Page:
Yep, we need to make sure we do not go overboard with AAA, identity and similar primitives. This was my point about a stateless machine (which as Dan correctly points out is more peer-to-peer than a client-server) that has the demeanor of a toy/book than an enterprise-like machine.
Moreover identity et al is still a challenge, even in very controlled corporate environments and it would be more challenging for us.
I am not saying we shouldn't have class room interfaces, but want to make sure we make the right assumptions and embed the primitives that reflect the domain ... I would prefer a light-weight trust fabric with minimum touch points ...
Also be very careful about the message exchanges - things which are very easy in normal environments can be very energy draining in a mesh environment ... Just think of an SSL exchange thru 5 meshed systems (in the most degenerated case, they all could be in a linear mesh and the first -or last depending on how you look at it- one in the chain has to route all the messages ;o()
> -----Original Message-----
> From: [hidden email]
> [mailto:[hidden email]] On Behalf Of Dan Williams
> Sent: Monday, September 04, 2006 6:36 AM
> To: Martin Langhoff
> Cc: [hidden email]
> Subject: Re: [sugar] Integration with web apps (and Moodle
> On Sun, 2006-09-03 at 17:15 +1200, Martin Langhoff wrote:
> > On 9/3/06, Ivan Krsti? <[hidden email]> wrote:
> > > Martin Langhoff wrote:
> > > > One is the API to talk to sugar and other services
> (identity, group mgmt).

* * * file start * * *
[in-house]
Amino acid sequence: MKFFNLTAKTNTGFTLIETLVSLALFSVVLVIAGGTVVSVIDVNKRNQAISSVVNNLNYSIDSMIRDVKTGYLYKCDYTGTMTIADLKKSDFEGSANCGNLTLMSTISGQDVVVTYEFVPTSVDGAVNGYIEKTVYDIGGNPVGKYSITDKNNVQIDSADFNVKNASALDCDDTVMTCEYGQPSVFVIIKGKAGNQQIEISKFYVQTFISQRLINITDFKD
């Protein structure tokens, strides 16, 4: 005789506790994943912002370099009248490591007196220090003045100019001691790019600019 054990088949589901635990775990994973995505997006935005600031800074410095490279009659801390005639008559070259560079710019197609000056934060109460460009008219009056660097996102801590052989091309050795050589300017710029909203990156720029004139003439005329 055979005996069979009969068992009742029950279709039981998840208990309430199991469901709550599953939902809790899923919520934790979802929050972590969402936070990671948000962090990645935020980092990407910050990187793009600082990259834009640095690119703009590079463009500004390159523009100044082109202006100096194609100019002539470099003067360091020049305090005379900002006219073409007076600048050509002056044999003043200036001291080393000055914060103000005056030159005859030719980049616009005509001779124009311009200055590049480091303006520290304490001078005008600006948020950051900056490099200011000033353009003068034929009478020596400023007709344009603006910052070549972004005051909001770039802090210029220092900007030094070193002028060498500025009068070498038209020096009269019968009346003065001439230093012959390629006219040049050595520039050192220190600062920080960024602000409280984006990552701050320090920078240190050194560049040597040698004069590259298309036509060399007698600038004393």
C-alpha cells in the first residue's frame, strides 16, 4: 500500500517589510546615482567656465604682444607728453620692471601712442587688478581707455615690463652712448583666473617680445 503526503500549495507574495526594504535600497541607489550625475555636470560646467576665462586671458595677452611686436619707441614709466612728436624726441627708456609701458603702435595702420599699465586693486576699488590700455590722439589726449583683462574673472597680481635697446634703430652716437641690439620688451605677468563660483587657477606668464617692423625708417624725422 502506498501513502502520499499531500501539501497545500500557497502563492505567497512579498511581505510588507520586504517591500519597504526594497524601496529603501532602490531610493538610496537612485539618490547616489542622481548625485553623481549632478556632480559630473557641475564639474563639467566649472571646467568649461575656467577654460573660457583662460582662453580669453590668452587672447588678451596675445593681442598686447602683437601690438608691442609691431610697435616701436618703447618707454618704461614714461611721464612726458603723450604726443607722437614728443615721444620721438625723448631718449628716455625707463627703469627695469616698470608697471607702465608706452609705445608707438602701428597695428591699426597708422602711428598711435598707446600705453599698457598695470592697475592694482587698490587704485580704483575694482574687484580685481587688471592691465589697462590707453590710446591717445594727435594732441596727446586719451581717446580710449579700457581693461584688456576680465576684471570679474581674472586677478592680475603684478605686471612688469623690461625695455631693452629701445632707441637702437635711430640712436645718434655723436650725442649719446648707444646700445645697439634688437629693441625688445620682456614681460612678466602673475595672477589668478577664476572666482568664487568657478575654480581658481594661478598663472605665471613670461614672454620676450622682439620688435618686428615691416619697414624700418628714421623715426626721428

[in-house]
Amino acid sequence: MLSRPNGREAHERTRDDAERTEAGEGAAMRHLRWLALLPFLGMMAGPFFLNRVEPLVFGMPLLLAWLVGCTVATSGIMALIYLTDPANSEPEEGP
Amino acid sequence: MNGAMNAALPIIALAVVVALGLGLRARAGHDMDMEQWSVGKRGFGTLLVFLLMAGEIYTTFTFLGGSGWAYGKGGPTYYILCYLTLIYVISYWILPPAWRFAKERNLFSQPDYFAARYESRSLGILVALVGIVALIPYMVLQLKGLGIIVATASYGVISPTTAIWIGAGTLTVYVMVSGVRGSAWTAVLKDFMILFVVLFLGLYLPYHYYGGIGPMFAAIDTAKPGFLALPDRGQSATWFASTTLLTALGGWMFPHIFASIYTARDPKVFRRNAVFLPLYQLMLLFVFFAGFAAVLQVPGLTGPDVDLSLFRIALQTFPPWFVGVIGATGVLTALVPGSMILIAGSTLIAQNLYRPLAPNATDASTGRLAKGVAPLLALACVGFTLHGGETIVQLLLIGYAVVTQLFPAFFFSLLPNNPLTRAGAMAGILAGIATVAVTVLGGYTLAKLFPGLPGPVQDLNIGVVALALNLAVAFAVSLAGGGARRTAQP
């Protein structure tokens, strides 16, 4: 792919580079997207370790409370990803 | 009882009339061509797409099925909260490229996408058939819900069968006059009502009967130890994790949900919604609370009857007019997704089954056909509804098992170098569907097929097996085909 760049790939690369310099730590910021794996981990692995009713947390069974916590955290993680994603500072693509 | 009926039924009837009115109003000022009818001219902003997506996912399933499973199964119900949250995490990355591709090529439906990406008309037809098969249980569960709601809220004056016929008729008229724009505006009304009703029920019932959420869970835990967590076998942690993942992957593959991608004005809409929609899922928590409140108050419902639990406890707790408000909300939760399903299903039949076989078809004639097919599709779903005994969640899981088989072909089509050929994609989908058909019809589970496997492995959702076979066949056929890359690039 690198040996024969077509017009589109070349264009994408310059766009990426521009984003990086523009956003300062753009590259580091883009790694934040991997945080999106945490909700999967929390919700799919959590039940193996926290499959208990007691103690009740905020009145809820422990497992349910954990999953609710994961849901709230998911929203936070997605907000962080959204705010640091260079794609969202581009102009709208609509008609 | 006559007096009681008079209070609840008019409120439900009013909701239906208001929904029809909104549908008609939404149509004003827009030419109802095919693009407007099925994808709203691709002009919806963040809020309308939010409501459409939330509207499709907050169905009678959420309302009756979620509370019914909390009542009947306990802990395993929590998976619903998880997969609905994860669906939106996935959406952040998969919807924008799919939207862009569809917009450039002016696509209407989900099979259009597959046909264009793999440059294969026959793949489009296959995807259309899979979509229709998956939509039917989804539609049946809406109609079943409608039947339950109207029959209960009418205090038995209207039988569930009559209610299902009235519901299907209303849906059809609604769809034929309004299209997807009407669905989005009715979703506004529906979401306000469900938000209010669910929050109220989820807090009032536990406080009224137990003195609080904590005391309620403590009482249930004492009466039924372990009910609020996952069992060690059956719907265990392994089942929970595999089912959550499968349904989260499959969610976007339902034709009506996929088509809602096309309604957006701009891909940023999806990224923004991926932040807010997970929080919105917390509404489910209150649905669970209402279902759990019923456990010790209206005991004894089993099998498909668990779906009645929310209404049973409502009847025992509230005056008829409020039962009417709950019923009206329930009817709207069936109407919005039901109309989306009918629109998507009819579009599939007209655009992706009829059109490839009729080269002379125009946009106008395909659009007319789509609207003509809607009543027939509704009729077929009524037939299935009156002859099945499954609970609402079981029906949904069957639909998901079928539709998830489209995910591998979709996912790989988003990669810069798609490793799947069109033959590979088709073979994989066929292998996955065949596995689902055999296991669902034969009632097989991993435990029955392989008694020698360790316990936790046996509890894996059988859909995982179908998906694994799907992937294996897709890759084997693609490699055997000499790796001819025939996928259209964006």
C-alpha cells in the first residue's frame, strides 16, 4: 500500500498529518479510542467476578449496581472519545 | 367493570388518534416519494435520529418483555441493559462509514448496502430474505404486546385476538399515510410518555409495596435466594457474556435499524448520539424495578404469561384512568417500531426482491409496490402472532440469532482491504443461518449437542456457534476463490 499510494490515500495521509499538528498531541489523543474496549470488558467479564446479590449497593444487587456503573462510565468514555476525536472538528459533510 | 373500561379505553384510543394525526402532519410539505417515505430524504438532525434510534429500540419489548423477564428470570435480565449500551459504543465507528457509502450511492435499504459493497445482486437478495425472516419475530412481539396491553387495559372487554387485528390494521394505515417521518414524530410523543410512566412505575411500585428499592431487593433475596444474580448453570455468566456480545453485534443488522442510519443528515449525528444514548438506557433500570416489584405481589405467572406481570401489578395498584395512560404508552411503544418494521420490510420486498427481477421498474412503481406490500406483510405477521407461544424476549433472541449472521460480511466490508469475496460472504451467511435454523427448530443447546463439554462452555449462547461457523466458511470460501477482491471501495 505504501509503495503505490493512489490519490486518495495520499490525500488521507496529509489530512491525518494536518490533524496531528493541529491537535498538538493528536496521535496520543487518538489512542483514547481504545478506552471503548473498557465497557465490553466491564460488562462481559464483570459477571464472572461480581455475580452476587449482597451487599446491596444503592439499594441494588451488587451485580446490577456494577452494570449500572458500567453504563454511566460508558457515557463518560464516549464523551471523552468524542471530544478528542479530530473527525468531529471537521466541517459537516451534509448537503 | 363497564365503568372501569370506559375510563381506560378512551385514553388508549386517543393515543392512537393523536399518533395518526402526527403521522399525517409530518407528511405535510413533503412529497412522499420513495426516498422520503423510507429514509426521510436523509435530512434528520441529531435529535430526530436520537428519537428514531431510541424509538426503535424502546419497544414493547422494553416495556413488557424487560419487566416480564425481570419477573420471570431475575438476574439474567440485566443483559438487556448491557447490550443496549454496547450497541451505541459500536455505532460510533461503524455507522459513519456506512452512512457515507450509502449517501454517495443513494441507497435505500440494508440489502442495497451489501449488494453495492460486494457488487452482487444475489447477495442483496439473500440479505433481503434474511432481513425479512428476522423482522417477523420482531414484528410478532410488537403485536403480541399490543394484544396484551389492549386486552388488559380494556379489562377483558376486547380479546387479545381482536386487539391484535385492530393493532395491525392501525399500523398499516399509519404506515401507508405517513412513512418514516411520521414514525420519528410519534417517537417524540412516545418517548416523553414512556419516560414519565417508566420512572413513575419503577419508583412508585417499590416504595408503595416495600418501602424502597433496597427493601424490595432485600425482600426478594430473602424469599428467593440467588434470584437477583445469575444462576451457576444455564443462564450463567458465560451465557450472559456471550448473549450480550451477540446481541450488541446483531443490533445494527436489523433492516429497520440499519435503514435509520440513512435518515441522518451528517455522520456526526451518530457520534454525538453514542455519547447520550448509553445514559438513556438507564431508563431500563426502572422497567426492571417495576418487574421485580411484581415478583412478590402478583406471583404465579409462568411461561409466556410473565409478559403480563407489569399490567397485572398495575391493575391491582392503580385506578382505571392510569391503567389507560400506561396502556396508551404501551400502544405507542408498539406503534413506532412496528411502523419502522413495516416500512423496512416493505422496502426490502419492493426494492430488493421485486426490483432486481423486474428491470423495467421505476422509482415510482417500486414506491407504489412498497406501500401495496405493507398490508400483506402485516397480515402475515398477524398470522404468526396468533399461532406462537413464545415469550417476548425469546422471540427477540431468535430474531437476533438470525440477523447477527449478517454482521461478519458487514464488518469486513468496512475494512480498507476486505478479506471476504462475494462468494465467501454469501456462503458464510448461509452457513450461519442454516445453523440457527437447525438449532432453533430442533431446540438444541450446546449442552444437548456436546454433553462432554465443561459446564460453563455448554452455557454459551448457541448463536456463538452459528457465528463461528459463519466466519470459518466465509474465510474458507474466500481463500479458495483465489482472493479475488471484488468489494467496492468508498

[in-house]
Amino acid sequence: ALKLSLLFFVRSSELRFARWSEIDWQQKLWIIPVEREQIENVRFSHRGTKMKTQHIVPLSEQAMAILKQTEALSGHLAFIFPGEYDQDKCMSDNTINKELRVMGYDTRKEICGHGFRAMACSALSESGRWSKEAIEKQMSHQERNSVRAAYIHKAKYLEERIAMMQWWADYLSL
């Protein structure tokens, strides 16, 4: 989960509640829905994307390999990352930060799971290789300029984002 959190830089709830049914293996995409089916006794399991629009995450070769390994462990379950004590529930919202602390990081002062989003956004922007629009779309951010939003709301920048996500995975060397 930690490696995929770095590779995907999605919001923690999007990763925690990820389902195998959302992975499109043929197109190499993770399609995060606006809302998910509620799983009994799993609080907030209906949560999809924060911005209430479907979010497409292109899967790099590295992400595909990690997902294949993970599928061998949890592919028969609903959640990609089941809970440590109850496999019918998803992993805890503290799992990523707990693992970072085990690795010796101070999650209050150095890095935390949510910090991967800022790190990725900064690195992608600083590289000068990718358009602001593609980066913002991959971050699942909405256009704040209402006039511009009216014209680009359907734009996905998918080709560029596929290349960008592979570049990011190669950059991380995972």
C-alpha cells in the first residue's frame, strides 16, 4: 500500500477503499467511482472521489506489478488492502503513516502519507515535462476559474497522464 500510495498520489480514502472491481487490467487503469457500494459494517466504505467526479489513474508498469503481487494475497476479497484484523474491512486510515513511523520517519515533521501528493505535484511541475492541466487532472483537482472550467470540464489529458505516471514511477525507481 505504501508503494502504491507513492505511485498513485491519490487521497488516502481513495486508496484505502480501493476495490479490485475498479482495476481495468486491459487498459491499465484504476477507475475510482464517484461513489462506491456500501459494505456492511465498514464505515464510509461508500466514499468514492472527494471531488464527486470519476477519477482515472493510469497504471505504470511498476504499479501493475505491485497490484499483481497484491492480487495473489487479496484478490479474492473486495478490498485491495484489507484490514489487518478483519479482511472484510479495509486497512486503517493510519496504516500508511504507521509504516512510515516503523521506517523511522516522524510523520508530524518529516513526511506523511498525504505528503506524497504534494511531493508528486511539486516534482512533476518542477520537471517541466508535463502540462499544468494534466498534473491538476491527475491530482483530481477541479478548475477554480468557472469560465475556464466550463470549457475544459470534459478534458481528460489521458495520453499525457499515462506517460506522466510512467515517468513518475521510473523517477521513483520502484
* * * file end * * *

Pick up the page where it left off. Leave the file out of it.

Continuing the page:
> > >
> > > D-Bus.
> > That's IPC AFAIK... from the D-Bus Tutorial it's for
> > * Communication between desktop applications in the same desktop
> > session; to allow integration of the desktop session as a
> whole, and
> > address issues of process lifecycle (when do desktop
> components start
> > and stop running).
> > * Communication between the desktop session and the
> operating system,
> > where the operating system would typically include the
> kernel and any
> > system daemons or processes.
> > The kind of scenario I am considering is with Moodle on a
> > school/teacher server
> > - Can Moodle ask what user accts are valid in this
> (school) context? How?
> > - Can Moodle ask what groups/courses are valid in this context and
> > who's in them? How?
> That's almost completely outside the domain we're working in.
> We're providing a framework for that sort of collaboration,
> but we're _certainly_ not developing a school system here,
> for the huge reason
> - OLPC is targetted at a large number of disparate school
> We certainly cannot be sure of how classes are run, and how
> schools are run. We can't, shouldn't, and won't impose a
> western-style class structure and school organization
> structure with this project.
> Some schools are 30 kids with all the grades together taught
> by the same teacher outside. That doesn't lend itself
> towards a centralized structure with a school server. Others
> are much more centralized with defined schedules,
> grades/classes, classrooms, etc.